The first of these three comics focuses mainly on Dennis Dunphy’s subterranean struggles and his eventual emergence into daylight, with Cap playing a lesser role—but he has a much larger one in the following two-issue crossover with Silver Sable and the Funky Bunch, which contains some fine examples of necessary moral compromise (an issue also prominent in Avengers of late).
As reported, most of Captain America #418 deals with Dennis, currently held by the Night People of Zerotown (a Kirby concept introduced in issue #201), whose leader Brother Have-Not uses his powers to sap Dennis’s enhanced strength before taking him to the surface world on looting missions. At the same time, Cap, Falcon, and Moonhunter bring the injured Diamondback to Wakanda following their adventure in the Savage Land, which wrapped up in the last issue. Cap is obviously very concerned (as is Sam for him)…
…leaving him to wonder why she crashed their skycycle into a tree (unaware that she’s been tormented by visions of the woman she killed in issue #413).
(Note Cap’s helpful reference to Rachel’s recent blood transfusion using the batch of Cap’s blood that which Crossbones had her steal and then tested on her in issues #409-410.)
Later, Sam tries to get Cap to come home with him. Initially, Cap refuses to leave, for obvious reasons…
…but he quickly changes his mind, even though Sam didn’t even give an affirmative reason why he should leave.
Don’t be surprised if you do a double-take at the image below: Apparently the colorist thought Cap was Dennis, perhaps because of his blank expression in response to Sam’s questions about his feelings for Rachel.
(Or maybe he’s a Skrull! Nah, too early…)
Cap accepts Sam’s premise, but merely scratches the surface of his long history of giving flawed souls a chance at redemption, including several of his fellow Avengers as well as Sam himself.
Elsewhere, after Dennis comes to his senses and reveals Brother Have-Not’s deception to the rest of the Night People, the two begin to fight, and when a police officer points his weapon at Have-Not, he receives another weapon back…
…or would have, had not a mighty shield arrived first (allowing Dennis to take care of Have-Not).
Cap and Dennis’ reunion is brief, and Dennis is frustratingly vague about his future plans (which we eventually learn is to replace Brother Have-Not as leader of Zerotown).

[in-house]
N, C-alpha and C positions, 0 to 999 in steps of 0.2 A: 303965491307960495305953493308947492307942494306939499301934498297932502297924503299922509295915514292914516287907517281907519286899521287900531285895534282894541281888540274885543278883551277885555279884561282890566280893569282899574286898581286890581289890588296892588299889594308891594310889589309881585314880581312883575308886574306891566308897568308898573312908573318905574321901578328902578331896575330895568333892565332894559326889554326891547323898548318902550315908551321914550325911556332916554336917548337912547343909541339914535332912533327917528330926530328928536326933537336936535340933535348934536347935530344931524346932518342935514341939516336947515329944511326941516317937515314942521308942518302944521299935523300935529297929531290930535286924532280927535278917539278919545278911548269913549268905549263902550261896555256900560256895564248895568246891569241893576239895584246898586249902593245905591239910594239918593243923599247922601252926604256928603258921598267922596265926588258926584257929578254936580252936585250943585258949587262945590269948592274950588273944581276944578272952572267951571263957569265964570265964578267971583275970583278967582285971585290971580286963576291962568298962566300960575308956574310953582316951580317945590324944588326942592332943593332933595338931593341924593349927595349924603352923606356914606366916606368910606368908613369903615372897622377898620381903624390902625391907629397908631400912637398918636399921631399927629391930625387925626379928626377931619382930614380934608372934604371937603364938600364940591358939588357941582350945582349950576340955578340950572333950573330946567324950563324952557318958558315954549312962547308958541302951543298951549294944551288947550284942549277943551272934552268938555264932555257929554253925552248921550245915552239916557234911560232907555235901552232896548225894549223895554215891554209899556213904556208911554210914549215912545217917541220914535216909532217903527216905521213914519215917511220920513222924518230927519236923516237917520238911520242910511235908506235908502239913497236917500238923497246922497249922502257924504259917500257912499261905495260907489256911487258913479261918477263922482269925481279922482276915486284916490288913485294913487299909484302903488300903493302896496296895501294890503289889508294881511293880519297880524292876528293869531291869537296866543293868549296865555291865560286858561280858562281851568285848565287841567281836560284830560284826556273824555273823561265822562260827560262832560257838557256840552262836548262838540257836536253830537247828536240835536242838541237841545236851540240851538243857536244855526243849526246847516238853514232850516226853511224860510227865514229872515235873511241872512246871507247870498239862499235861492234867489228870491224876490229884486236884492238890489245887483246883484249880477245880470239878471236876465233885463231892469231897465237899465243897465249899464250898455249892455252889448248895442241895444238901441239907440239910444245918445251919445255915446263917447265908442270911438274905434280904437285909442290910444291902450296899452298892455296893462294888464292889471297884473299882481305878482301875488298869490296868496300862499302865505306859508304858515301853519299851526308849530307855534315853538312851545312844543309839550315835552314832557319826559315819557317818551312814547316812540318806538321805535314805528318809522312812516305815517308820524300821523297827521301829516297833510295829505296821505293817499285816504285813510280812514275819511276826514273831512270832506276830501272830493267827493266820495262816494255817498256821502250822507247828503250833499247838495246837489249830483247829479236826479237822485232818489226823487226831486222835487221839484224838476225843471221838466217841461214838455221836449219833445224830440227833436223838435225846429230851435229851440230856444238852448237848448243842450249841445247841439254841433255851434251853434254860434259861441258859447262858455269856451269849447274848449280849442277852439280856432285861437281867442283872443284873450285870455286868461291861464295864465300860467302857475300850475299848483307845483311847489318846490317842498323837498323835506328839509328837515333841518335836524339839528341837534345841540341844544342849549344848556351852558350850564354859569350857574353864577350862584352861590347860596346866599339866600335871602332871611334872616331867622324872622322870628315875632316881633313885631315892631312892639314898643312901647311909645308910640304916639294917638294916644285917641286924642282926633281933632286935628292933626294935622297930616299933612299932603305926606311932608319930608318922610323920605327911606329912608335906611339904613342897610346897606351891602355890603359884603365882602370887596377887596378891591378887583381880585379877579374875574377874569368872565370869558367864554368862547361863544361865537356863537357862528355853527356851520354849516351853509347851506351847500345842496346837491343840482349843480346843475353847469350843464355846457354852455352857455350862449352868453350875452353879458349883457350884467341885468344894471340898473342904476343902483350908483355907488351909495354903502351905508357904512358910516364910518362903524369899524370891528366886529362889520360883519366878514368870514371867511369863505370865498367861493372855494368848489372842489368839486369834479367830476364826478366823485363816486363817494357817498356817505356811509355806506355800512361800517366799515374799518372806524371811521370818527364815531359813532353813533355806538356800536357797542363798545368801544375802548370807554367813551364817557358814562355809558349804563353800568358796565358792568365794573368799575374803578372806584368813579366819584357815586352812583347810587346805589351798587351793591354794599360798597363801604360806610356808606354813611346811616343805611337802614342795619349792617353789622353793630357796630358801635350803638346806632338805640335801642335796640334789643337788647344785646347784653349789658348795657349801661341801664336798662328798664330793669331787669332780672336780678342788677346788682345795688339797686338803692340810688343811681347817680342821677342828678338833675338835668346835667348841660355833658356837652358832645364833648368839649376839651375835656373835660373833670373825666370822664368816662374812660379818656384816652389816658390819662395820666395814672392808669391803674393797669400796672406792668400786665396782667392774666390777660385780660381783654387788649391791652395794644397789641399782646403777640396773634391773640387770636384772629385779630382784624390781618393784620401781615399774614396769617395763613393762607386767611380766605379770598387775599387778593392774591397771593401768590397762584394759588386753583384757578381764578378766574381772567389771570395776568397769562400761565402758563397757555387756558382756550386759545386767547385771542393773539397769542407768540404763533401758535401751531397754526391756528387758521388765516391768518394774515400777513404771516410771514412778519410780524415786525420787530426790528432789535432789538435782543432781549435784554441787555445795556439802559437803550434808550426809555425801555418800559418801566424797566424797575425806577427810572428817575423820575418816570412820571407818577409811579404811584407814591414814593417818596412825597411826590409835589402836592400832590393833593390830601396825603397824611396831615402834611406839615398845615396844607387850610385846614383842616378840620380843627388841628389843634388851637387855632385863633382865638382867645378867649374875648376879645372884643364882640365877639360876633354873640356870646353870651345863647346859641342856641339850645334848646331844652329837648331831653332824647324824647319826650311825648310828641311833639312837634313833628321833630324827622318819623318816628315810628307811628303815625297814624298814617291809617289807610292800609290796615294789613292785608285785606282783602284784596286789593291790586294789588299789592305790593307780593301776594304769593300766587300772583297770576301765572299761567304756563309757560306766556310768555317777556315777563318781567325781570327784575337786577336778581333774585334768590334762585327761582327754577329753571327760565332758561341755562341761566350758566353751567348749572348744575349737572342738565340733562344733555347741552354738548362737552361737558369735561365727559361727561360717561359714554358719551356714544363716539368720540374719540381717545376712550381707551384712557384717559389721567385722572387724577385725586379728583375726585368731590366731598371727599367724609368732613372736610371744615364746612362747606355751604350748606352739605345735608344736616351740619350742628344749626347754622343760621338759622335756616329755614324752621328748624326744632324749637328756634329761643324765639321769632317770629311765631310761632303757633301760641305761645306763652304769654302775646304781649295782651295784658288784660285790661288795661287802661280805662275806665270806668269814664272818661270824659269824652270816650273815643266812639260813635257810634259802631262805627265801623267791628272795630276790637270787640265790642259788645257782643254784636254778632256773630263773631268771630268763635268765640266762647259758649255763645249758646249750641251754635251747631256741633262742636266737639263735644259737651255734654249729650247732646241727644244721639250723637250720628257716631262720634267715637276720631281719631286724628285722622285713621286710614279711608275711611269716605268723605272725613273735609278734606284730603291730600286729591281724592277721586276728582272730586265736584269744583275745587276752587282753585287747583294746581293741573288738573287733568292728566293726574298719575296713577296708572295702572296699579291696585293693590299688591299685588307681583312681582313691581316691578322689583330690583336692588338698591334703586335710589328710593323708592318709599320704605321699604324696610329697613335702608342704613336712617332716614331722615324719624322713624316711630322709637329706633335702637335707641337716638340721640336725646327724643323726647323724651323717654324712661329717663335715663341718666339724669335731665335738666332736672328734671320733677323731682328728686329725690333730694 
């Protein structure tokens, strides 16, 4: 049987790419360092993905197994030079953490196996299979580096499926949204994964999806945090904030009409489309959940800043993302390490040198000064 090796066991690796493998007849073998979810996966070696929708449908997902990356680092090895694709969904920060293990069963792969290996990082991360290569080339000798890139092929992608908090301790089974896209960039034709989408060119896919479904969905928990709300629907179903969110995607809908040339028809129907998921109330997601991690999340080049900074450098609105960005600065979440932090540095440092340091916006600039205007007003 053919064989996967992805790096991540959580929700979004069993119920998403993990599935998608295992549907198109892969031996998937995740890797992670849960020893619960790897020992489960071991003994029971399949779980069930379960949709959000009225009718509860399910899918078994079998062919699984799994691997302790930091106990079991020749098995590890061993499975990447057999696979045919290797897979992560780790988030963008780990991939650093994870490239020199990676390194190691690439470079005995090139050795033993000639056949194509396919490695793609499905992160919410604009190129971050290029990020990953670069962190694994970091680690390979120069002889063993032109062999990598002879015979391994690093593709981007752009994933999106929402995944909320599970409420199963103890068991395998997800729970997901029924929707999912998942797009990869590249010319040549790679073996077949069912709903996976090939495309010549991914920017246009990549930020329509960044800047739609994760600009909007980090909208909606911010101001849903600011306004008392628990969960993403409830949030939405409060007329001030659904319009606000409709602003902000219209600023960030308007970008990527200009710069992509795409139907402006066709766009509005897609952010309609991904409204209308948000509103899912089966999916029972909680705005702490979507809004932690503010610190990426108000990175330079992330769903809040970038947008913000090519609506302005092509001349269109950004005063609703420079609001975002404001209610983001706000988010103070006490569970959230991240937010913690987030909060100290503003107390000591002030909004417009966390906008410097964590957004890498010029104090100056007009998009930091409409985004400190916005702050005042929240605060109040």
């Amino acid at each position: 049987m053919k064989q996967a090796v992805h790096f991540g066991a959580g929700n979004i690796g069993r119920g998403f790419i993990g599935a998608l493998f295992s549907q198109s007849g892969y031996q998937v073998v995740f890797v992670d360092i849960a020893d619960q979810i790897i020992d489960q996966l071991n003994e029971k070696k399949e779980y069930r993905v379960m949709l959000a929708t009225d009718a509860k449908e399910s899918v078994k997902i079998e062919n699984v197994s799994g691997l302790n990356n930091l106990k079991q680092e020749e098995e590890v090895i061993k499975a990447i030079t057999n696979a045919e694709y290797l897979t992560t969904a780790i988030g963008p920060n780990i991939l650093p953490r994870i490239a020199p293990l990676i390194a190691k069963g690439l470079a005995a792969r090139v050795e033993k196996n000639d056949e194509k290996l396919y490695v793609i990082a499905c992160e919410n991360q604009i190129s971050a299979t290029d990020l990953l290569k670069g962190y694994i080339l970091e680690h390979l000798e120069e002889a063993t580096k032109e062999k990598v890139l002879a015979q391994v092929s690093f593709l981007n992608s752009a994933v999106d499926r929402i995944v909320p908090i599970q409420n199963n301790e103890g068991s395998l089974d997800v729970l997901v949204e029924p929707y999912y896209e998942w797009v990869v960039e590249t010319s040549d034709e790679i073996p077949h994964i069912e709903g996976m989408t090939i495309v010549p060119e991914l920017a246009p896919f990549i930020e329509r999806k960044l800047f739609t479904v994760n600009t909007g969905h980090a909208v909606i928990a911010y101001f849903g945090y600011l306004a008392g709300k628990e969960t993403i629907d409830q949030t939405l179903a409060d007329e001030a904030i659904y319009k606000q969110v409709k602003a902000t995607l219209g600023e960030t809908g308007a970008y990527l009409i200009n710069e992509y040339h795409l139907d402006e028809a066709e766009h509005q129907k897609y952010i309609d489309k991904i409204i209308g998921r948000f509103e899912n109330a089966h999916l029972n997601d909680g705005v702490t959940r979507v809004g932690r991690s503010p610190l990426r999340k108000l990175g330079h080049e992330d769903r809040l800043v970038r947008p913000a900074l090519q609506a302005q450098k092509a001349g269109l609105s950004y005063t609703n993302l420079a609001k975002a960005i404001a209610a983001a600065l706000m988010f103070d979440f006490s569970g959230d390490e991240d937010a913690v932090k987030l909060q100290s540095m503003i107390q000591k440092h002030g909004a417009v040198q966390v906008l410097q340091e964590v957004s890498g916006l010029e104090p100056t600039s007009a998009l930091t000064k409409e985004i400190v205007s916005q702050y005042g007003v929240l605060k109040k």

Next, in Silver Sable and the Wild Pack #15, the title character has been hired by an anonymous party to track down the Viper, but keeps finding imposters instead. When Cap learns about this, he’s more concerned about who Sable’s employer is, for they are surely up to no good.
For her part, Viper (the real one) is planning to wreak havoc by using televisions to blind the world’s population—a true nihilist at heart.
Cap goes to the Bronx to find a faux Viper, where Crippler, a member of the Wild Pack, is undercover to do the same thing. (He’s the fella with the smiley face shaved into his head, which would seem to make it difficult to go incognito.)
Unfortunately Cap is mistaken, as there is going to be trouble, leading to a terrific shield-flip-kick combo before “catching” a Crippler whom this Viper tossed aside.
In case you think Crippler seems sufficiently awed above, you’ll be dispelled of that notion below. Cap generously wants to help him save face, but has to take him out after he refuses to stand down (and makes a joke Cap doesn’t take well).
(Of course, just because Cap doesn’t like the idea of flag-burning doesn’t mean he disagrees with current Supreme Court precedent allowing it—we all dislike certain instances of expression that we still believe is protected under the First Amendment.)
Cap barely starts to convince Alt-Viper to talk before she is assassinated, and Cap doesn’t even get a chance to react before he must protect himself from the same fate.
The assassin turns out to be the real Viper, but Cap is busy with two henchmen, whom he gives the opportunity to surrender—prompting a challenge from Crippler that allows Cap to clarify his position on fighting for the sake of fighting.